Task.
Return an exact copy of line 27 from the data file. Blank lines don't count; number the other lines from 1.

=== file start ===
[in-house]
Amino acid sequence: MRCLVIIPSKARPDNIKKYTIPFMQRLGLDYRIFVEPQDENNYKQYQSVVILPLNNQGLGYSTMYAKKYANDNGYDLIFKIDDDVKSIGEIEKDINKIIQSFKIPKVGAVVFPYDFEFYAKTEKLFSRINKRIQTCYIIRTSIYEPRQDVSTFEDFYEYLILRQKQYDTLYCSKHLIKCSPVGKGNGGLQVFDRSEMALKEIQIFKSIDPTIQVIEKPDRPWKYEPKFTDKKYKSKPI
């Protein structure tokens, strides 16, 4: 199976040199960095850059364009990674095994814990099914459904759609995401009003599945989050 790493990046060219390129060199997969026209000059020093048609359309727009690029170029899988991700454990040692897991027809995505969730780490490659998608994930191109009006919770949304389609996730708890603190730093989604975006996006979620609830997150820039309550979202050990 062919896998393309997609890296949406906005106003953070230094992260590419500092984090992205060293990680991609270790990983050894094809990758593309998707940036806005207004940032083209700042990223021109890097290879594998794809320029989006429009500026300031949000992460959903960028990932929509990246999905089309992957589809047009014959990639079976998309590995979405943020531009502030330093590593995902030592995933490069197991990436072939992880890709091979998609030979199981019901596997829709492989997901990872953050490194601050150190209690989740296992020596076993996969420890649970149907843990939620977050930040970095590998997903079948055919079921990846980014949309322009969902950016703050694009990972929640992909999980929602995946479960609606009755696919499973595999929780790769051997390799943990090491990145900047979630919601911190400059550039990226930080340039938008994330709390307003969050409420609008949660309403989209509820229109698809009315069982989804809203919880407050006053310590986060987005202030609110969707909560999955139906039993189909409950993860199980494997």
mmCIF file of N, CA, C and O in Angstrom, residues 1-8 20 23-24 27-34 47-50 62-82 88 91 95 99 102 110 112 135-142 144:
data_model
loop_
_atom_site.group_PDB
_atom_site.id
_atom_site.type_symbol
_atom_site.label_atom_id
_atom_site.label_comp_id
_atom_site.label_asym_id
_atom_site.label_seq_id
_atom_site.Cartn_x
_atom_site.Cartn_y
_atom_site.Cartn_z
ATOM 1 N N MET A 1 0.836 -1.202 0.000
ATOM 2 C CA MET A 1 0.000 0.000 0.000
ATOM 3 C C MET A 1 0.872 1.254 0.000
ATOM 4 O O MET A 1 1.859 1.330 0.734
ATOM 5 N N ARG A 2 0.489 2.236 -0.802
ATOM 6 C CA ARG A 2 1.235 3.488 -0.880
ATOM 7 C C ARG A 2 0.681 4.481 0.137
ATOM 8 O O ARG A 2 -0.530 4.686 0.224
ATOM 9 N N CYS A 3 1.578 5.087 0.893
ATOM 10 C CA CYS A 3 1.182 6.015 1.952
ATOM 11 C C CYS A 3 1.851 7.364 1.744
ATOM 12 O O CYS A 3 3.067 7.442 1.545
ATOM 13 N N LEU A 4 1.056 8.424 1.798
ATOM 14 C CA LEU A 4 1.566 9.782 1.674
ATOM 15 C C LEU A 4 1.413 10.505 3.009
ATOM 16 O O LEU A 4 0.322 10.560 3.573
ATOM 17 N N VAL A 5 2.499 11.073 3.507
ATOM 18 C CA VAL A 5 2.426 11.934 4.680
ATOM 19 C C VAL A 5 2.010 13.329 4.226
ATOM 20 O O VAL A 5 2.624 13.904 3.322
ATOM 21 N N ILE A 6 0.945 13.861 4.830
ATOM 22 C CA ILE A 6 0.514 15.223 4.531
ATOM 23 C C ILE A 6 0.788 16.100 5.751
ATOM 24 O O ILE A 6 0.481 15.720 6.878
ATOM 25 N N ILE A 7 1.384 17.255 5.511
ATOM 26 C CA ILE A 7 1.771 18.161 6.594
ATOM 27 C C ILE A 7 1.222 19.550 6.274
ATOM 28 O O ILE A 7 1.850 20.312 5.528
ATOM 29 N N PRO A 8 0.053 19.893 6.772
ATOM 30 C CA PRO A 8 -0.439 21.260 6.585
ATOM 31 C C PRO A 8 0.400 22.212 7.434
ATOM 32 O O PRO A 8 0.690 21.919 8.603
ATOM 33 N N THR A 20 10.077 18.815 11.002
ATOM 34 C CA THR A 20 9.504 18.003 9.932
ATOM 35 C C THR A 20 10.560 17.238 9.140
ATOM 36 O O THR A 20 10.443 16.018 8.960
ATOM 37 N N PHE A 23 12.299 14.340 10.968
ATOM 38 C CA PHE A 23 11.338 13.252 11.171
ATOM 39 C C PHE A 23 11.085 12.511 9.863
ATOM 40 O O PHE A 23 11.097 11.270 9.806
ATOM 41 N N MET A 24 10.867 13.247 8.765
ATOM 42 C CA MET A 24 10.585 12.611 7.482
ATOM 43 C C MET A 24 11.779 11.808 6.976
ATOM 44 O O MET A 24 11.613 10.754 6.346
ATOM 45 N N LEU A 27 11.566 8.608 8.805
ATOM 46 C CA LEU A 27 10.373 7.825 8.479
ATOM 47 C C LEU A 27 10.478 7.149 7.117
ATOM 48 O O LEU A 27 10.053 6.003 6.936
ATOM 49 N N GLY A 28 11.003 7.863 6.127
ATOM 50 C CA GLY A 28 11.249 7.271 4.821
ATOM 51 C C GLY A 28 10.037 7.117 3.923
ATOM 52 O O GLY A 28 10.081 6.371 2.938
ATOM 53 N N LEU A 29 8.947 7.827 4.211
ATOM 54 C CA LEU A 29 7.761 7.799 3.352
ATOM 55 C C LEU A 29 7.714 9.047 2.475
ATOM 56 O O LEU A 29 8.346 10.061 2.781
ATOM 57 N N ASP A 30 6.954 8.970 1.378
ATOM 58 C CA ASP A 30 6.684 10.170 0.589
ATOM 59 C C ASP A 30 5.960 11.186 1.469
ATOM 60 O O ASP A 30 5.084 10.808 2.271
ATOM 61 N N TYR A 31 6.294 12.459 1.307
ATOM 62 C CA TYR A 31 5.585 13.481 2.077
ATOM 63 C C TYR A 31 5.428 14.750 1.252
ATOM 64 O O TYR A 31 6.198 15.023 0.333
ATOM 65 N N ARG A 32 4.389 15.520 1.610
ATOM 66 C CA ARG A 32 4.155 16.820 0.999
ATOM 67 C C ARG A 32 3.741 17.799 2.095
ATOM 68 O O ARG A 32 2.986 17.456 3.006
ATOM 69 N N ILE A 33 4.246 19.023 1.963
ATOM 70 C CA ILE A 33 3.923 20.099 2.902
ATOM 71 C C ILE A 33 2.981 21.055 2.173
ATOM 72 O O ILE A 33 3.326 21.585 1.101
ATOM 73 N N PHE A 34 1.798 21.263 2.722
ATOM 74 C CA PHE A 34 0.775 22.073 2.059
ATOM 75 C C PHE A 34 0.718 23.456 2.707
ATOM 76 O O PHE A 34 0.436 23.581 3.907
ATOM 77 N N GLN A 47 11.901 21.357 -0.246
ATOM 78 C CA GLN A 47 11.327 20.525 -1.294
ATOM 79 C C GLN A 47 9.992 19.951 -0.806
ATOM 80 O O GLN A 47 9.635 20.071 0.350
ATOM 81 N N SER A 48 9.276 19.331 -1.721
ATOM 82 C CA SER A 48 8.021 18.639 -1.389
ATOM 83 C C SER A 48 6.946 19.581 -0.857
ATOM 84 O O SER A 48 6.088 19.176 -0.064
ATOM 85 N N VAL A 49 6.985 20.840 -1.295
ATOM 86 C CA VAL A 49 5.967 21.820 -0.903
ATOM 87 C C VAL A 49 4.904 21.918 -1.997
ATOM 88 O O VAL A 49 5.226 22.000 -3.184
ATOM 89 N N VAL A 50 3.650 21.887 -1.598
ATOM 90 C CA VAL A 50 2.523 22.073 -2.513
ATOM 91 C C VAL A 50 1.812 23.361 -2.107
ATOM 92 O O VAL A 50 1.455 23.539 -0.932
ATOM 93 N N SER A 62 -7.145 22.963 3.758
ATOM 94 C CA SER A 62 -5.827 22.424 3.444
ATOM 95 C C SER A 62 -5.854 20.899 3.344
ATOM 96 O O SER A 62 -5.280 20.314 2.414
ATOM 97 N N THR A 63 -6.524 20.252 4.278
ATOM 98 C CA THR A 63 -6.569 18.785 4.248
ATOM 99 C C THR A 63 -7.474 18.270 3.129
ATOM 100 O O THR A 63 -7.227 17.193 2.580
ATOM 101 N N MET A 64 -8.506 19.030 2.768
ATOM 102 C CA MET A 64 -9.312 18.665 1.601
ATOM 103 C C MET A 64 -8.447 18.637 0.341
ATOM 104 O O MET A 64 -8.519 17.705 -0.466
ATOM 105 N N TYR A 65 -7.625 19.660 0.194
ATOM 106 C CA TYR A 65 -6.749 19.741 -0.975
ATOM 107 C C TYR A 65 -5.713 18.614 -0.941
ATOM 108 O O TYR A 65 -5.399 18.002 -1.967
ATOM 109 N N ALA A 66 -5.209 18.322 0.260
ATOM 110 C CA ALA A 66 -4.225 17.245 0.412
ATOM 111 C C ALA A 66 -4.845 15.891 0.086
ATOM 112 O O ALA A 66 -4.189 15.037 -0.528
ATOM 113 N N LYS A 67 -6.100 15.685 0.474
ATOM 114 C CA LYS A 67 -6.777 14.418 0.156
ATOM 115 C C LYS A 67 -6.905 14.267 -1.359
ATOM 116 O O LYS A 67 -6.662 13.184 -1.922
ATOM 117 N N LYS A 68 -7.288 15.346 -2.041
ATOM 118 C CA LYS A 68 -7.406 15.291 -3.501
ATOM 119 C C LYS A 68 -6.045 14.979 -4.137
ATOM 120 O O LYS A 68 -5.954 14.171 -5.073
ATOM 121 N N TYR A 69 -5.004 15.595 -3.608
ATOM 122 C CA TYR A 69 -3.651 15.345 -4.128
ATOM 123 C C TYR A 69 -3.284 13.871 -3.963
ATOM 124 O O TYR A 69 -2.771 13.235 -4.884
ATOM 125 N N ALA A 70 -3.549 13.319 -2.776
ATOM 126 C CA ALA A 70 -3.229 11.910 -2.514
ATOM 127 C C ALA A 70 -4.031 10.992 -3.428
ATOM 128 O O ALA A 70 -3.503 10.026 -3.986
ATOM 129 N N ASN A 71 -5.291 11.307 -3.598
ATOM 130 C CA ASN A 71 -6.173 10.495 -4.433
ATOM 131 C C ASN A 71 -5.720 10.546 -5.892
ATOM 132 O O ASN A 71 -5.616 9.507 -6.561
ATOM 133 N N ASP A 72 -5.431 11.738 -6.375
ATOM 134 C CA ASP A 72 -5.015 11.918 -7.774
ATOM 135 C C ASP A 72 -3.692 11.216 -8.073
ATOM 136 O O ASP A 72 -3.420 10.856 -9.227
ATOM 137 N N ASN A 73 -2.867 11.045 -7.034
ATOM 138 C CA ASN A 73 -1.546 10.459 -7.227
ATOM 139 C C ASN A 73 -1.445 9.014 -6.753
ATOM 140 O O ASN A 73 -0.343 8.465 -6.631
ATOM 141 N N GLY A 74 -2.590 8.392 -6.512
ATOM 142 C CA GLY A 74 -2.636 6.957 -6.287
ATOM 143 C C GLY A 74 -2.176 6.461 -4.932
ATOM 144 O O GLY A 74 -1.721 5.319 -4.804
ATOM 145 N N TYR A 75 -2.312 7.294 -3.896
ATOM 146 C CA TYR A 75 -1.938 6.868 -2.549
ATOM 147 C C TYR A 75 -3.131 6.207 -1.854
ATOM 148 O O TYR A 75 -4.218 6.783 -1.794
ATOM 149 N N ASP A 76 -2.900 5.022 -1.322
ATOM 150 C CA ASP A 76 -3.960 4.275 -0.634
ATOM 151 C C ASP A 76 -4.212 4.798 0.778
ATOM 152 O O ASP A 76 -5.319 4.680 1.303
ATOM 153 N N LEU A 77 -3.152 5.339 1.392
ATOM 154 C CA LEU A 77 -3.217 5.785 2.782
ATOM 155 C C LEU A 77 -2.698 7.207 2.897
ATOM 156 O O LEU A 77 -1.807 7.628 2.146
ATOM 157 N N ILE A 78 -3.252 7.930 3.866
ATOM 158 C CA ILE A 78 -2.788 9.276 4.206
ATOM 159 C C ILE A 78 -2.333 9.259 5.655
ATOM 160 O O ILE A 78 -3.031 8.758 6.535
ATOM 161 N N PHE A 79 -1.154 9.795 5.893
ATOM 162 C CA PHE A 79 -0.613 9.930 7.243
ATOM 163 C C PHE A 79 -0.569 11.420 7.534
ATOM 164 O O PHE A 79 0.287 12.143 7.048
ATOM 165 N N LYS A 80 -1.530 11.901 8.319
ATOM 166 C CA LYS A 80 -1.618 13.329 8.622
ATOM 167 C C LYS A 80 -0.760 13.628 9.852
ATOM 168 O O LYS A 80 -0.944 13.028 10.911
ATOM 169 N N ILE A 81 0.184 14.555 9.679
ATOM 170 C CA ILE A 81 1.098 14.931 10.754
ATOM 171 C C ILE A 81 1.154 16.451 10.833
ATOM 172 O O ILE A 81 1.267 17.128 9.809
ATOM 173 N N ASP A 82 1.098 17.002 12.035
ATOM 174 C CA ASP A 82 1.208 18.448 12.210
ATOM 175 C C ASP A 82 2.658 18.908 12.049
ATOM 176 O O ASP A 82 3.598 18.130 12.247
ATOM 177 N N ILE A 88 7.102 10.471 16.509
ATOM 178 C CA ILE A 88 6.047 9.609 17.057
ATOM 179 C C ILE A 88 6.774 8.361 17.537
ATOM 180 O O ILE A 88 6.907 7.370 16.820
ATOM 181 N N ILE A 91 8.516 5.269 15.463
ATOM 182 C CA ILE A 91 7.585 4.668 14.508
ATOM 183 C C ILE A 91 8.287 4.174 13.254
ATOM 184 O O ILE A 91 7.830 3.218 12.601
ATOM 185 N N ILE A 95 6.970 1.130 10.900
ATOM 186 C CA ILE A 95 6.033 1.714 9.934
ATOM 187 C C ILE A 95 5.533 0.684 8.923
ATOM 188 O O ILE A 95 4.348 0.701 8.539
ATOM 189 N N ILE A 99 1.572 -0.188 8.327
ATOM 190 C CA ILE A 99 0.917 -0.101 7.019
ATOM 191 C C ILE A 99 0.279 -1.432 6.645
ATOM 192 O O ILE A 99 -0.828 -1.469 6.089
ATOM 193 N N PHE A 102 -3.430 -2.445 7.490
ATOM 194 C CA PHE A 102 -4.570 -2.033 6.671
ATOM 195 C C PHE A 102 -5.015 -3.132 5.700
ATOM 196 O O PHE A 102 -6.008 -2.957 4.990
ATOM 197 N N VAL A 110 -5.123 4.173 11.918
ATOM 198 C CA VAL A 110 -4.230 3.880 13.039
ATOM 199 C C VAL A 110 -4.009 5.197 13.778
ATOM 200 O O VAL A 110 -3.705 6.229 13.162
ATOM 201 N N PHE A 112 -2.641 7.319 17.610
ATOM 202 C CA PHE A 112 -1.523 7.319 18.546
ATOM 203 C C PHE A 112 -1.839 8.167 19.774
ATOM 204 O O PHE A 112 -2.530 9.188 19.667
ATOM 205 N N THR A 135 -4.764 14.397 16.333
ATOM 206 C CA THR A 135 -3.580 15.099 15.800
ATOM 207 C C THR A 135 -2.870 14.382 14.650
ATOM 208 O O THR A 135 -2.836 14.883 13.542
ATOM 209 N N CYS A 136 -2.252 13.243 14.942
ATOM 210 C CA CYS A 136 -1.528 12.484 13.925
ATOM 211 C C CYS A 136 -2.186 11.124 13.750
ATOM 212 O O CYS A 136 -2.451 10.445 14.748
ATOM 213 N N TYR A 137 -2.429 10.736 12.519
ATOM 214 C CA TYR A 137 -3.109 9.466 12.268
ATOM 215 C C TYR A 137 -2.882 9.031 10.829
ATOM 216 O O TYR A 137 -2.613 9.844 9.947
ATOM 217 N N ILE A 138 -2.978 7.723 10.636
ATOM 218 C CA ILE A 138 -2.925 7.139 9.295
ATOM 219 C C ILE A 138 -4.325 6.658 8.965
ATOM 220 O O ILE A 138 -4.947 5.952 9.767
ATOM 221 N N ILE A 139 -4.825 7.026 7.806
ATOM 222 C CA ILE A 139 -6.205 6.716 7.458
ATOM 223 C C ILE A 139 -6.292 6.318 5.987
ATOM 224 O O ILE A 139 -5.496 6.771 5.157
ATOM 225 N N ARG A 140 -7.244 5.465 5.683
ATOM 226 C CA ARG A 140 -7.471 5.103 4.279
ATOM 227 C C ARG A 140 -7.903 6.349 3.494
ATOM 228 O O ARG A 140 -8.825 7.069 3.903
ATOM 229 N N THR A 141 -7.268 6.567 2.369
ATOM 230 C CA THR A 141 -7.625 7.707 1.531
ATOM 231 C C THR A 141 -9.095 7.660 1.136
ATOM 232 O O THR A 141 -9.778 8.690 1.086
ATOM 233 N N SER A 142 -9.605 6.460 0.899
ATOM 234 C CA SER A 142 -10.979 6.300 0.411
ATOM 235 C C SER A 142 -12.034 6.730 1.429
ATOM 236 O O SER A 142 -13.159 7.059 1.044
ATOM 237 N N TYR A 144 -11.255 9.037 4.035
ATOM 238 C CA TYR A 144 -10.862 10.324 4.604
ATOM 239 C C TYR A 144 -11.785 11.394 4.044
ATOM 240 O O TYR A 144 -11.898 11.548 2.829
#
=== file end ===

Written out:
ATOM 11 C C CYS A 3 1.851 7.364 1.744